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English definition of “labour”

labour

noun uk UK (US labor)   /ˈleɪ.bər/ us    /-bɚ/

labour noun (WORK)

C1 [U] practical work, especially that which involves physical effort: The car parts themselves are not expensive, it's the labour that costs the money. manual labour (= hard work using the hands) C1 [U] workers, especially people who do practical work with their hands: skilled/unskilled labour labours (US also labors) [plural] literary all the effort and hard work that have been involved in doing a particular piece of work: Are you tired after your labours? West was paid very little for his labours. Retirement is the time to enjoy the fruits of your labours.

labour noun (BIRTH)

C2 [C or U] the last stage of pregnancy from the time when the muscles of the womb start to push the baby out of the body until the baby appears: labour pains She went into (= started) labour at twelve o'clock last night. I was in labour for twelve hours with my first baby. No two labours are ever the same.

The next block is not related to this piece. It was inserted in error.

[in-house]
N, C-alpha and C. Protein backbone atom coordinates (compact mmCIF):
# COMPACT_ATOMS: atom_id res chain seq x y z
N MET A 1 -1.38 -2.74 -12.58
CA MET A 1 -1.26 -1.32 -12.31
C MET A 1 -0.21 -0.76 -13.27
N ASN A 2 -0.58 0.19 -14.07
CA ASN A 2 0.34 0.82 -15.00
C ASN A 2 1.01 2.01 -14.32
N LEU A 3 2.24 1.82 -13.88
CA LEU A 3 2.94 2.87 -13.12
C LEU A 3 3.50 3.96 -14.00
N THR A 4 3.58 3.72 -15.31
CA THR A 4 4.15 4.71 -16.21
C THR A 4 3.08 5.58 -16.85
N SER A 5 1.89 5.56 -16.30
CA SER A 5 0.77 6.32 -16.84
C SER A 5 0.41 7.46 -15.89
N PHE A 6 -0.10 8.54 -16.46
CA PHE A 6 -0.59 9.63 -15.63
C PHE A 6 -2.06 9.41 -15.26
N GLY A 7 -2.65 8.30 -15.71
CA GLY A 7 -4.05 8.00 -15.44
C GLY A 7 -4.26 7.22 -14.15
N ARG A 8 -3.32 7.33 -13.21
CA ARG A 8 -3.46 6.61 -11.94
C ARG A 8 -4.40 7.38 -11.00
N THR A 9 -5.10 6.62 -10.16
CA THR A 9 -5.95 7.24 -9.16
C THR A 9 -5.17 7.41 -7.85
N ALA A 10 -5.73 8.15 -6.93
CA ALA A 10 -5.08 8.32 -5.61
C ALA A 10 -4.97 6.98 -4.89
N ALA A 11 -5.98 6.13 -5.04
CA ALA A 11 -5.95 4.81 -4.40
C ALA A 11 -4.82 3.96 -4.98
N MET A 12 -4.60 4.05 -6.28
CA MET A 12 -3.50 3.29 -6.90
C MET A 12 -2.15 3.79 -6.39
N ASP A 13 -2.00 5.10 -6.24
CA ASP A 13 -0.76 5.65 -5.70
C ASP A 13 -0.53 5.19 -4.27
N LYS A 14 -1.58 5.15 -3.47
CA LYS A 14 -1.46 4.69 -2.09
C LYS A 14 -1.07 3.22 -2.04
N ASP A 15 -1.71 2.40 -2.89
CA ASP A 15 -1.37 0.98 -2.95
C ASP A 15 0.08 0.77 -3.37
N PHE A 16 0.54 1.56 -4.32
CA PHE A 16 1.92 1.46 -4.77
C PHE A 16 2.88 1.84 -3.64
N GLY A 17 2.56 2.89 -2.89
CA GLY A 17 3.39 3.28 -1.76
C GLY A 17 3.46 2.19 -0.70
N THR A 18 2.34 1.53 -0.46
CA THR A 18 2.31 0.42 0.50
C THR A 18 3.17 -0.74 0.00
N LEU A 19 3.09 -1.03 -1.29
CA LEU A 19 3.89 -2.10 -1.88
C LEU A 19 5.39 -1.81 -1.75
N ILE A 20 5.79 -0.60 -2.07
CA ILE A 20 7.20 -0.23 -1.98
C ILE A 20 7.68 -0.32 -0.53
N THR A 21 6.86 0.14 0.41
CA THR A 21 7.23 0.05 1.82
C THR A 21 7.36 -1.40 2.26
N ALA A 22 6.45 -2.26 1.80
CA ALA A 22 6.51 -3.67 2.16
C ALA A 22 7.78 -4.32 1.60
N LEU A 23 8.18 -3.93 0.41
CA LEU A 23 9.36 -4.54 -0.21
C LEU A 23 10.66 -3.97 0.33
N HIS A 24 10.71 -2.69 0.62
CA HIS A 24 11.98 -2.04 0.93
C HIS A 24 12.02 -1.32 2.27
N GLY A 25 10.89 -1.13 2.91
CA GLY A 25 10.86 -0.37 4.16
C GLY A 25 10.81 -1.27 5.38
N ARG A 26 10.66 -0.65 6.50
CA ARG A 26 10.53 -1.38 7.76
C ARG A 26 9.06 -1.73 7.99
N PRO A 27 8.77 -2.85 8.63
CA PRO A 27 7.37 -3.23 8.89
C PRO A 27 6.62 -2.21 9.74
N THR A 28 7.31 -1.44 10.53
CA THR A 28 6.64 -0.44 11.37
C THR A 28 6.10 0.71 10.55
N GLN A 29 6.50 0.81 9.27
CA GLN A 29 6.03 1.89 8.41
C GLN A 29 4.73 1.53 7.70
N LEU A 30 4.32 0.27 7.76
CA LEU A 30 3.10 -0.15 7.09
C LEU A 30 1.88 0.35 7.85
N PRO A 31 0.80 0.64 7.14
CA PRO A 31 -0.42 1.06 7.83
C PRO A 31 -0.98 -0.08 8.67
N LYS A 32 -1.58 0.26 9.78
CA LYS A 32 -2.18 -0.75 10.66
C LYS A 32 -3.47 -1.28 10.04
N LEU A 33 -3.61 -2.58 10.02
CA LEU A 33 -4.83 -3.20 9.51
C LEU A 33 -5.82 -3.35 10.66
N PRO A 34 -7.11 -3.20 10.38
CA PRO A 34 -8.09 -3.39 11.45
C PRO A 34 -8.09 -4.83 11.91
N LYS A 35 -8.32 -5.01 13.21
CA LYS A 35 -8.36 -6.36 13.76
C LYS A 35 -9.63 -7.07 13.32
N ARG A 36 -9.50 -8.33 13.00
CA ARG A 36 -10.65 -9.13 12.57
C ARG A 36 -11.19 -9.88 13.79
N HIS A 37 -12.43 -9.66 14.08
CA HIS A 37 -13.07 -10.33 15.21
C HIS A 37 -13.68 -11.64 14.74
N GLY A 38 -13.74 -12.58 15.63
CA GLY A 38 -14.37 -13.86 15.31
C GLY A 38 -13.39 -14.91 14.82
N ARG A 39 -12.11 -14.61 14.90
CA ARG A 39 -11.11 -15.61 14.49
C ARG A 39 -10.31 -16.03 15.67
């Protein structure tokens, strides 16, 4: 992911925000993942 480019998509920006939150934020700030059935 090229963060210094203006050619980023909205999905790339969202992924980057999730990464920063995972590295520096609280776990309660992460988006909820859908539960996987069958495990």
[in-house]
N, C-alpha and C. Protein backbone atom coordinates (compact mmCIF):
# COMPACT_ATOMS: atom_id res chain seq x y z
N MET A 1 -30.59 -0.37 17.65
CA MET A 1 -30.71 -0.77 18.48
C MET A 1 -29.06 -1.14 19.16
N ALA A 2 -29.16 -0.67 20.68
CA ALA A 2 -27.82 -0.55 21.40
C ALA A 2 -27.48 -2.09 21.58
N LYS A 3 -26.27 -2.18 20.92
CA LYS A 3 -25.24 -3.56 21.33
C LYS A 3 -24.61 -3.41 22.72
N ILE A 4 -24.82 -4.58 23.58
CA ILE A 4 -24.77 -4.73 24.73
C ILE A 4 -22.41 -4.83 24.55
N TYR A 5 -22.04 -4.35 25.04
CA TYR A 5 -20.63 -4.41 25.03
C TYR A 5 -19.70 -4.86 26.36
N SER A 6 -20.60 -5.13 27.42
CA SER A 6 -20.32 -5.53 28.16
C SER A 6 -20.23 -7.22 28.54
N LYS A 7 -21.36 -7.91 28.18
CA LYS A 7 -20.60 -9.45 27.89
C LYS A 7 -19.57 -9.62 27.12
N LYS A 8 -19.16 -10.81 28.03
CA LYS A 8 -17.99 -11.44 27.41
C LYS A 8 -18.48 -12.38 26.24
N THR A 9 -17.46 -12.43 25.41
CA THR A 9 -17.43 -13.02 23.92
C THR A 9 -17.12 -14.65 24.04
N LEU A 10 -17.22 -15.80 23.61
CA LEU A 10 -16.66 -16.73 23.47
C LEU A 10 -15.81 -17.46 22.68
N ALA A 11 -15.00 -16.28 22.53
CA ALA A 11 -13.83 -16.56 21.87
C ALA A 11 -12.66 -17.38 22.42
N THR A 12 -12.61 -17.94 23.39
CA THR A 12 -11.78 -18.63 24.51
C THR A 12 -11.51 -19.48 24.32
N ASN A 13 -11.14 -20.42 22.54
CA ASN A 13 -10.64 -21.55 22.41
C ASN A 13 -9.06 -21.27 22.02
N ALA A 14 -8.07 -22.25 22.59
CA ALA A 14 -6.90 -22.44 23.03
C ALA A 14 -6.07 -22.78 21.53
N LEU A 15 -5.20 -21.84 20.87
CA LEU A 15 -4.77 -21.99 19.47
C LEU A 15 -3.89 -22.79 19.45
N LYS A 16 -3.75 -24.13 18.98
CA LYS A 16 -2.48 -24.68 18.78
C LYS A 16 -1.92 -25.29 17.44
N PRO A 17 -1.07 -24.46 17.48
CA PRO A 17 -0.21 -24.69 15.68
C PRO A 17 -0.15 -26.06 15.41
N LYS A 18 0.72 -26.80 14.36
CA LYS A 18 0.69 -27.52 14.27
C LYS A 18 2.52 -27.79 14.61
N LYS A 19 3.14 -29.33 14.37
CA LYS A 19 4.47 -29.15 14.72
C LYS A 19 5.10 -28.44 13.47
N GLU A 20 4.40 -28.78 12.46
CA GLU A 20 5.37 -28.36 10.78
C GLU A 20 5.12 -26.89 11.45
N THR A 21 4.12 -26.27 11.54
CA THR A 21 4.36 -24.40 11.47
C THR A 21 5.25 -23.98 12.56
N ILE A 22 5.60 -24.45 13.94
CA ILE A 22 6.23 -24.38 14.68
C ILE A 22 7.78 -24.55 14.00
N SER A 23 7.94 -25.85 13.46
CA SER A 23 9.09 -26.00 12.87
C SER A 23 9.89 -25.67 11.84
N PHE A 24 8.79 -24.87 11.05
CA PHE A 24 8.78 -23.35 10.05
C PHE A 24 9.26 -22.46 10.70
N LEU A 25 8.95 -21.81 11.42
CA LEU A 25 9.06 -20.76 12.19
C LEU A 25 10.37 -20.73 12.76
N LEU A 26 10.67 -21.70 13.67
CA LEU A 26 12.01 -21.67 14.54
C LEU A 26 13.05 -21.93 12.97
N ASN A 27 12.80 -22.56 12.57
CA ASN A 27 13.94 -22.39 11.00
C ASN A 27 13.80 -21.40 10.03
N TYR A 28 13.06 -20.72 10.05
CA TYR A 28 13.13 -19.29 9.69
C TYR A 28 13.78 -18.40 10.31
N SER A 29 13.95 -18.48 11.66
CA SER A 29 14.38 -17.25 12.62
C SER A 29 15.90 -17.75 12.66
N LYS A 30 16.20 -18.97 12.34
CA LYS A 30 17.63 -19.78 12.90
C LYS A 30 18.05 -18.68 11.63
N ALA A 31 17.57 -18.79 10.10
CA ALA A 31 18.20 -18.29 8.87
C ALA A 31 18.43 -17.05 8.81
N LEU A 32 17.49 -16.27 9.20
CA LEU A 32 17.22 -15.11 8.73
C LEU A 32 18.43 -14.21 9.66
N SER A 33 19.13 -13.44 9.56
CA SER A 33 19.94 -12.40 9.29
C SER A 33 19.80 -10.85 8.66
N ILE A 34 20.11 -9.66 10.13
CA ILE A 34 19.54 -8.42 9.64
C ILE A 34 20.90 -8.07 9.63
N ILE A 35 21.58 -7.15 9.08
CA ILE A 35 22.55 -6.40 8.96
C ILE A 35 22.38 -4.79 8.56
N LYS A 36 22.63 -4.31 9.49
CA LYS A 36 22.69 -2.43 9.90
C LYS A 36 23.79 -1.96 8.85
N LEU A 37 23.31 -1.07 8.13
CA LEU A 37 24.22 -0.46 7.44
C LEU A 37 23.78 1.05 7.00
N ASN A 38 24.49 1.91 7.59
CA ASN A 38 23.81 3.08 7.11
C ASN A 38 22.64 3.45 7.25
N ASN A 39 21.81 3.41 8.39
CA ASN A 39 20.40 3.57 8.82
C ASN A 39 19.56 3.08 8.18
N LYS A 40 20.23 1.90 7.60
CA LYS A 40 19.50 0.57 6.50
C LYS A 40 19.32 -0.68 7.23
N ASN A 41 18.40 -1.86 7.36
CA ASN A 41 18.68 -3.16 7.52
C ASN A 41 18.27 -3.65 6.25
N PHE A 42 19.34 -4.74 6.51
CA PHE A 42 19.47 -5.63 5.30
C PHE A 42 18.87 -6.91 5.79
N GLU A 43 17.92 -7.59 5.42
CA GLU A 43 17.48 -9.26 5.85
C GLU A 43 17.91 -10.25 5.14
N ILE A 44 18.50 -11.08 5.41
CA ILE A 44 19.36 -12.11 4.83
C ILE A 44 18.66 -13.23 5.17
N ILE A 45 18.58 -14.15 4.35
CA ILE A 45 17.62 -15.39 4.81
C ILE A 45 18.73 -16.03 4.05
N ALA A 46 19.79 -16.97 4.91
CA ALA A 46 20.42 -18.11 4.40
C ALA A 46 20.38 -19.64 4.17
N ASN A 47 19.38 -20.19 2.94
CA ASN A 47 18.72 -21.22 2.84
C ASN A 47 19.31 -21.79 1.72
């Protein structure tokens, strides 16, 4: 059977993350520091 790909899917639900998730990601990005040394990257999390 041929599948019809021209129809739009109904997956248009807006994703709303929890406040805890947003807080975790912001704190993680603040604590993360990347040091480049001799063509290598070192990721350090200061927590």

labour

verb uk UK (US labor)   /ˈleɪ.bər/ us    /-bɚ/
[I] to do hard physical work: He travelled around Europe labouring to pay his way. [+ to infinitive] Three hours after the explosion, rescue teams were still labouring to free those trapped. [I + adv/prep] to do something slowly with great physical or mental effort: He laboured up the hill with his heavy load. She's been labouring over the same article for days.
(Definition of labour noun, verb from the Cambridge Advanced Learners Dictionary & Thesaurus © Cambridge University Press)
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